• http://allisonbojarski.blogspot.com Allison

    I got 284 on FGB. It was just me and Avery this morning and she went first, while I kept score for her. Not only did she beat me by 13 points, she did it while making it look easy. She’s got some Jedi-mind-trick breathing up her sleeve or something. Meanwhile I was gasping for air by the end of round 1. When I grow up I want to be like Avery!

  • http://allisonbojarski.blogspot.com Allison

    Josh, apparently Durden’s watched Full Metal Jacket a few too many times…

  • Avery

    Allison you are too kind. You make push presses look easy. And you blazed through round one like nobody’s business.
    I like to think I practice the art of zen breathing ala Lance Armstrong while working out. And I try not to sweat. Too much.
    Buttermilk + sucking assholes = smile on my face this morning

  • A2

    Avery- I need lots and lots of running therapy. Is the workshop still going on?

  • http://allisonbojarski.blogspot.com Allison

    A2, you just need to keep running. It’ll get better, I promise. Just don’t overdo it–build up gradually. It’s less painful (both physically and mentally) that way and also safer for your musculoskeletal system.
    You better be in today for FGB, I don’t care if you’re sore from your run last night!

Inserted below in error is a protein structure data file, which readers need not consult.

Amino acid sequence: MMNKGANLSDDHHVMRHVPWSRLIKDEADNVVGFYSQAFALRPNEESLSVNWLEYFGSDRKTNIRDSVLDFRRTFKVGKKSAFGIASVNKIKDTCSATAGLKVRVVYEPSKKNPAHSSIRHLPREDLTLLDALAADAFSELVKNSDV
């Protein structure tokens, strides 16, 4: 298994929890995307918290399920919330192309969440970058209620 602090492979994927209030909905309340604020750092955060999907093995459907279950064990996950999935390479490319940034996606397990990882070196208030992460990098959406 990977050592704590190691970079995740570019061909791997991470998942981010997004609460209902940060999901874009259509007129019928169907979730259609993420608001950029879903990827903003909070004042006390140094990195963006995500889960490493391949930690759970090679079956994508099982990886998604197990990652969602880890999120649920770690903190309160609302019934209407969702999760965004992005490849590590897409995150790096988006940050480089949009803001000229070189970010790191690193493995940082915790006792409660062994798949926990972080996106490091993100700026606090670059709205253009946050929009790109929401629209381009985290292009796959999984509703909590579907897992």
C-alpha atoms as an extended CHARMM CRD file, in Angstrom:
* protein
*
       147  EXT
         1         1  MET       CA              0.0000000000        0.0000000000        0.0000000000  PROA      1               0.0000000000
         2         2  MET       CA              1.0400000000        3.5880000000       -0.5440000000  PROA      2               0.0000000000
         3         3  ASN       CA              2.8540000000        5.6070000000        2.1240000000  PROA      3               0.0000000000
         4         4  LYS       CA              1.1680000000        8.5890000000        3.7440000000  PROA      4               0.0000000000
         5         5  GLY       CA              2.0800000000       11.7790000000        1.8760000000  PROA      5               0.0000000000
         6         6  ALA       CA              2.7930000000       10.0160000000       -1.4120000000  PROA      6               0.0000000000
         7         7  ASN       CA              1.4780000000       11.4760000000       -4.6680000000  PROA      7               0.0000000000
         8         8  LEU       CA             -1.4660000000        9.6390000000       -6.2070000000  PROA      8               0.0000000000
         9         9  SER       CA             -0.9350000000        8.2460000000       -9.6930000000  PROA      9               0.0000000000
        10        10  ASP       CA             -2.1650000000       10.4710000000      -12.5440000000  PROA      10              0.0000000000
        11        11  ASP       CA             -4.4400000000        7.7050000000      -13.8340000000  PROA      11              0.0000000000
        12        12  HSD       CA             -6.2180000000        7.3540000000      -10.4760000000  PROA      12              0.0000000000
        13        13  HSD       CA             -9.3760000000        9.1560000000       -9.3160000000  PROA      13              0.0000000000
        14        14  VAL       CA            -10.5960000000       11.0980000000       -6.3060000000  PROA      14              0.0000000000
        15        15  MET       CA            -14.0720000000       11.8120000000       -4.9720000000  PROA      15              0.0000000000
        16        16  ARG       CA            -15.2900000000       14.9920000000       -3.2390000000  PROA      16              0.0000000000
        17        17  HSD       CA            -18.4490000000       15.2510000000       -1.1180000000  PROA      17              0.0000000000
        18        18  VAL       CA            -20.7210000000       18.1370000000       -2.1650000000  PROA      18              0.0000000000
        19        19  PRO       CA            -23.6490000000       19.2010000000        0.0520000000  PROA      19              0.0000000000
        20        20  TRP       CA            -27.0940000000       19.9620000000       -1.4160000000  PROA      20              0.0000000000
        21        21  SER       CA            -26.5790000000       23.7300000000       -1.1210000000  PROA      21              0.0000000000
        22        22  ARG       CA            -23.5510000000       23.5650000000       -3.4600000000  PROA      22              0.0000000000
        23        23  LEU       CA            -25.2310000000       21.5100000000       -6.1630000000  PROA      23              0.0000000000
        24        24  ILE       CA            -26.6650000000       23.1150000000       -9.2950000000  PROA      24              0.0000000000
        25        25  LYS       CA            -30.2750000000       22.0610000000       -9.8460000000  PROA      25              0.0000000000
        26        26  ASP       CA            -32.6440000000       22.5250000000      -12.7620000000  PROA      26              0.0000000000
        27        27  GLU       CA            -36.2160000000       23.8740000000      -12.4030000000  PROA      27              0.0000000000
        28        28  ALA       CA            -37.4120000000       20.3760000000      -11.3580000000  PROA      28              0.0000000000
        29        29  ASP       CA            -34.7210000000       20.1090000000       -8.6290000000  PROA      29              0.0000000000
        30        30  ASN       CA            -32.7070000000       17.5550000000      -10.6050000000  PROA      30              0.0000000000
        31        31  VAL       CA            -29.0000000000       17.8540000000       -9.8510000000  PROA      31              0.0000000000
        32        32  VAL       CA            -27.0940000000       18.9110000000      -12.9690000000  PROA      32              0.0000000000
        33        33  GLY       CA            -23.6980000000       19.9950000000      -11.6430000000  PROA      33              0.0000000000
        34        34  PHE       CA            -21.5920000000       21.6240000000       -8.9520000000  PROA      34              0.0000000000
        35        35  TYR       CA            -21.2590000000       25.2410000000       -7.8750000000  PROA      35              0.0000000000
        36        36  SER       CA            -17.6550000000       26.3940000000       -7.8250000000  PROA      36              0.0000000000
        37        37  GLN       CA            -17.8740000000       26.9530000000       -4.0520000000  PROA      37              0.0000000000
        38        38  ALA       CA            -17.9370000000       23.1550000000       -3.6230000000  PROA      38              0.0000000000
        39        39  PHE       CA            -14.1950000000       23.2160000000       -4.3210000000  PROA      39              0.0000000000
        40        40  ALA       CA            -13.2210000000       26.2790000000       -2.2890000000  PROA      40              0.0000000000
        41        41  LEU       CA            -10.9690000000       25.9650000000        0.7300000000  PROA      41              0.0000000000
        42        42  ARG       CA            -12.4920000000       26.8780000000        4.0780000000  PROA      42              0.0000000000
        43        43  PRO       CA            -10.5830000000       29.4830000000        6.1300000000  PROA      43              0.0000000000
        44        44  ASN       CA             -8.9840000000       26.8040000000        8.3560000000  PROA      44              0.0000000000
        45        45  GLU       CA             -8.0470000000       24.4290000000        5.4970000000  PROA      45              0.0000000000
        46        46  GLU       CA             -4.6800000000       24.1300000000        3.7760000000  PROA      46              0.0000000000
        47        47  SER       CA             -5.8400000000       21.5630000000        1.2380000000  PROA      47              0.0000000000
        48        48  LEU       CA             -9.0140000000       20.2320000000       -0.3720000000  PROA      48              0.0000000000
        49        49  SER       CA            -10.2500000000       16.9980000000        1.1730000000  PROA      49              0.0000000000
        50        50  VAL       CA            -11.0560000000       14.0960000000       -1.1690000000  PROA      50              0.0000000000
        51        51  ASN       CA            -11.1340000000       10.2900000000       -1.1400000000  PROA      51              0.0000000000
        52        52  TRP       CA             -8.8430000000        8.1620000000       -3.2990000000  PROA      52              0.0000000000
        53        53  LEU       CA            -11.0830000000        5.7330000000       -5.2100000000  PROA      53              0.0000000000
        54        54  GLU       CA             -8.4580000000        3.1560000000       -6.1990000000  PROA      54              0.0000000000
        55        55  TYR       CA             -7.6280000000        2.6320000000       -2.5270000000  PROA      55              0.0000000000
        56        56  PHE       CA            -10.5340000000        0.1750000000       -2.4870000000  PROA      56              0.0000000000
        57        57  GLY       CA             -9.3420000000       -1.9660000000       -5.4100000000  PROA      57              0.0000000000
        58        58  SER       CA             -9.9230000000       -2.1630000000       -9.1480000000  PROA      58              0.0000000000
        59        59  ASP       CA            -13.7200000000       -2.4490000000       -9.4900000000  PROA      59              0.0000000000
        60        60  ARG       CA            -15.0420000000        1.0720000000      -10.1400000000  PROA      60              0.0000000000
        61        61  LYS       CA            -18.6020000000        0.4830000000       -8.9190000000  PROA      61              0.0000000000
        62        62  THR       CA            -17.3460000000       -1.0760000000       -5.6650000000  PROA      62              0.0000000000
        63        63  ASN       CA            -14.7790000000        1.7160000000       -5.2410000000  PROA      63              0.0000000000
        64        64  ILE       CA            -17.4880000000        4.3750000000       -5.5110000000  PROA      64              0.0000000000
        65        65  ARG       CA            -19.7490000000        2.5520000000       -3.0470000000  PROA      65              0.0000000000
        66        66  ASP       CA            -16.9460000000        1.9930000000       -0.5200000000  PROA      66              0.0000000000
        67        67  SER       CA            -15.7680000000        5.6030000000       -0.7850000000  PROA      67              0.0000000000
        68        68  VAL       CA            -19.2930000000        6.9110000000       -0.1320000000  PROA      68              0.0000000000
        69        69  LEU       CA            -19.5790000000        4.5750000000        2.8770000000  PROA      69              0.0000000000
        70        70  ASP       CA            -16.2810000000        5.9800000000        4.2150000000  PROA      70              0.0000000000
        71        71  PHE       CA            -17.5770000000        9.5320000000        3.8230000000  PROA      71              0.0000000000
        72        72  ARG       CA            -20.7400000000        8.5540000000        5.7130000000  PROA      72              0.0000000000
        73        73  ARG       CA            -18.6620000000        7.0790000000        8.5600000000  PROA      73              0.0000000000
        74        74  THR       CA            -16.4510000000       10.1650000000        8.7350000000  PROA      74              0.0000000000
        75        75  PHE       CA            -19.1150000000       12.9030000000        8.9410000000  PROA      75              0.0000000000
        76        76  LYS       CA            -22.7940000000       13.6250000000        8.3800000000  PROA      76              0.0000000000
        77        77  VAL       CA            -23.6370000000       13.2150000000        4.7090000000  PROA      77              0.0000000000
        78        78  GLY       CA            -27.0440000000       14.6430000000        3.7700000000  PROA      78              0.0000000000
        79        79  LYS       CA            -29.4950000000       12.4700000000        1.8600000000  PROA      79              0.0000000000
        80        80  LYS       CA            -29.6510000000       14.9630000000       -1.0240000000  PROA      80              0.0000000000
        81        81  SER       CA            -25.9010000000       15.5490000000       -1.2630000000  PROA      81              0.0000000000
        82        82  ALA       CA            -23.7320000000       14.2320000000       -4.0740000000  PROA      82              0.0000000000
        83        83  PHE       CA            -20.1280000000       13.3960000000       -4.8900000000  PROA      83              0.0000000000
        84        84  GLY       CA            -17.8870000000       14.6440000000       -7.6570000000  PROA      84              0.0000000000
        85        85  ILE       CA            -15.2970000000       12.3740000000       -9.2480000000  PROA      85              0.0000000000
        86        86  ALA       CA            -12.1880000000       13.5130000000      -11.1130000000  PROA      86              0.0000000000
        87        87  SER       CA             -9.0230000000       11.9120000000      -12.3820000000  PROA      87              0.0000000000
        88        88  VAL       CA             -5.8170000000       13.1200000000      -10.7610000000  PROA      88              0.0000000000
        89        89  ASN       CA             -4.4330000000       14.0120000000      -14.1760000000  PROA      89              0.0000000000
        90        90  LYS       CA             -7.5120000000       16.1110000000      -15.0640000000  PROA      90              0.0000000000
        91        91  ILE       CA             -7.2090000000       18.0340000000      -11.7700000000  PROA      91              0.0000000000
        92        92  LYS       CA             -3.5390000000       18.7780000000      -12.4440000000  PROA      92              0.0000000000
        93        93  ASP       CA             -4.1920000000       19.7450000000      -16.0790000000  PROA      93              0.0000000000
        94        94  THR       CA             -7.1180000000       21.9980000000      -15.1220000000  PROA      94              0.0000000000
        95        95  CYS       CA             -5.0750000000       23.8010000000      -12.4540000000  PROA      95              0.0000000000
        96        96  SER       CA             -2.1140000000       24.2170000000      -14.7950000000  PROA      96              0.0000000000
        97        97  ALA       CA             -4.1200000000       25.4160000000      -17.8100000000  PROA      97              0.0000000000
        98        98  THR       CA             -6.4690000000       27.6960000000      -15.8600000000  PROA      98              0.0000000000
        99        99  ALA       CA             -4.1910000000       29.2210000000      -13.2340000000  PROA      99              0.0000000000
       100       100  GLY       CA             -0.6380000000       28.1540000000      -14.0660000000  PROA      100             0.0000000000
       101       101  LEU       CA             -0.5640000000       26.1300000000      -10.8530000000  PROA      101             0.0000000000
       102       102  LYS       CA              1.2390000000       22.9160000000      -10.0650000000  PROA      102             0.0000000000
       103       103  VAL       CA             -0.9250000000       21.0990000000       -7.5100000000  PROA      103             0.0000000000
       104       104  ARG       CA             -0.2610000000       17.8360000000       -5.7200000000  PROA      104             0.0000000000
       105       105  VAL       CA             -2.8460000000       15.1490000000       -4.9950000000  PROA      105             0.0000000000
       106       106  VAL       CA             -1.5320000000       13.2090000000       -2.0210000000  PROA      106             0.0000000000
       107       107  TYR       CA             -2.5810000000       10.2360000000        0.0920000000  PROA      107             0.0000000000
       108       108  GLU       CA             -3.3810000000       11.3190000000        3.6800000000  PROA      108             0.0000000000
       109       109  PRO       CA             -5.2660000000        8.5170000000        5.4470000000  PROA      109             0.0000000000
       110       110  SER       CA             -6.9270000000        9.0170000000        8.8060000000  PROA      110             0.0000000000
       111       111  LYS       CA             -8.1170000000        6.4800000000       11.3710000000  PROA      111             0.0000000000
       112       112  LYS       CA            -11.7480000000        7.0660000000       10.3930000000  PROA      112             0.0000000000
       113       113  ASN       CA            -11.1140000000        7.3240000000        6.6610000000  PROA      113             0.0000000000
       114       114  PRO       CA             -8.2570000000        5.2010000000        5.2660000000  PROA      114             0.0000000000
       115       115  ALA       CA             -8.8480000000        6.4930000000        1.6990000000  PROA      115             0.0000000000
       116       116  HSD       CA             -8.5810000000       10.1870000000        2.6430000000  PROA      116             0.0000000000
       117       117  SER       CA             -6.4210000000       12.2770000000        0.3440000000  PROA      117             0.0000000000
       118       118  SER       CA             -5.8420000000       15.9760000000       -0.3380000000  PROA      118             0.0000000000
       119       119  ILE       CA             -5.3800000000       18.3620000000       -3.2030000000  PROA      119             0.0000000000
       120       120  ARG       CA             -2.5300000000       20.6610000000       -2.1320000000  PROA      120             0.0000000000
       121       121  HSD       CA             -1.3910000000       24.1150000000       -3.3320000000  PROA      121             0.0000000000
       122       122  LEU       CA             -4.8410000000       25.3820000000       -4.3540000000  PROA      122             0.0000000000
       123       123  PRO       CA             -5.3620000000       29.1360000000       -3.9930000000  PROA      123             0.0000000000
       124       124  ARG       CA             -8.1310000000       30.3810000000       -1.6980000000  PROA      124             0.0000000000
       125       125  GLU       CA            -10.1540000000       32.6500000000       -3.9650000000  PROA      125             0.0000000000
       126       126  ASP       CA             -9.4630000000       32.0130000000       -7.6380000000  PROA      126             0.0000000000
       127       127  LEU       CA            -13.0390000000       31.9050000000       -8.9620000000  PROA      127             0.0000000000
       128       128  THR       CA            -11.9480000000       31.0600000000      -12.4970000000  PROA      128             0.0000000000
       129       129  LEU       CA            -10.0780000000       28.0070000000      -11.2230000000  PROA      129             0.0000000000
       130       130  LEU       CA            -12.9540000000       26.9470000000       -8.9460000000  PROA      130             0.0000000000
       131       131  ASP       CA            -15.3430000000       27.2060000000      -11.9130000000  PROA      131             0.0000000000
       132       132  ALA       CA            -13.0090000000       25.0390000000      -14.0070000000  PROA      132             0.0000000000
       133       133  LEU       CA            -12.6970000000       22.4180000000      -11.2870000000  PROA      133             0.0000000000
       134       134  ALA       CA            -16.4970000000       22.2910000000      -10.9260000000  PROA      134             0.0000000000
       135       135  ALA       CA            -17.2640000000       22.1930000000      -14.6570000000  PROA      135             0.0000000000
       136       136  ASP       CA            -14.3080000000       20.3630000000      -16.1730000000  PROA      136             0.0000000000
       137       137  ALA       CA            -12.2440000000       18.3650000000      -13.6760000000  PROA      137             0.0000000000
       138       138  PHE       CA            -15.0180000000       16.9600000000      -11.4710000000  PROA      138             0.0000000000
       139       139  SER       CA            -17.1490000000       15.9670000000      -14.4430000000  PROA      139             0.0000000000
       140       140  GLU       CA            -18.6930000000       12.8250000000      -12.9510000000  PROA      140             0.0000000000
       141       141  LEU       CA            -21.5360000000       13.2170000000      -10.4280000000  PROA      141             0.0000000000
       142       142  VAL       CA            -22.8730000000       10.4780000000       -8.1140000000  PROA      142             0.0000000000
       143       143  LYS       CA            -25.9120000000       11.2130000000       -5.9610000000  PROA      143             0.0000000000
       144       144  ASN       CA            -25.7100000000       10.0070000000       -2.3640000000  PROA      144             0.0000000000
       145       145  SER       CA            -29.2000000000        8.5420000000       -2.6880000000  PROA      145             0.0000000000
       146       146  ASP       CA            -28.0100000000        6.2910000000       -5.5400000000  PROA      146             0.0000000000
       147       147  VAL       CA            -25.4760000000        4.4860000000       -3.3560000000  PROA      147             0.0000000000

• Moon

    I’m with you Michael. In my opinion (based on limited and non-certed experience), CrossFit seems to ask us to be hares more than tortises. I imagine Hares ultimately hit the “walls” harder, turn in lower WOD times, and put smaller “t”‘s in the demonimator of our Power Formula.
    Yesterday I “tortised” my pullups and squats and “hared” my situps and pushups. Just focusing on 1 from each, I went hard (by Moon Standards) on my pushups starting strong with 9 but then I slowly ground myself down until I ended up at 5. At the end I really felt I had given it about all I had short of having a .45 aimed at my head by someone who wanted to see me hit one more rep.
    By contrast, I held back on the first round of squats to 11, figuring that after the previous 3 rounds, I would be operating under par. I kept targeting that number each time and while I was definitely tired, had no trouble hitting the mark each time. Physiologically, I don’t think I got as much out of the squat set that I could have had I started with a higher number and slid down to 11.

  • A2

    UMM.. I can’t move.

  • juan g.

    the mens health urbanathlon has opened up for registration.
    solo: 110$
    teams (of 3):$165
    registration:
    http://www.menshealthurbanathlon.com/regform1.cfm
    lets do this.

  • michael

    one thing that solidified my thinking on all this Moon was mike’s post wod discussion on perfect form as the ony true way to develop power, which is our goal afterall. it s easy to blast through a wod but if you aren’t focused on form/range of motion you cant compare that wod to the next time you do it.
    likewise i thing tabating with a ‘score’ in mind vs doing as many perfect reps as you can each and every round cheats yo out of the purpose of tabata and cf. the difference between somone who has gone 20-16-12 whose goal is to get at *least* 12, ie to get as many as possible just lihe s/he did the first round, and someone who stops if they hit twelve is nights and day. the latter sees no reason to ‘waste’ effort since it won’t affect score; the former sees every rep not as wasted but as an opportunity to build that much more power and endurance.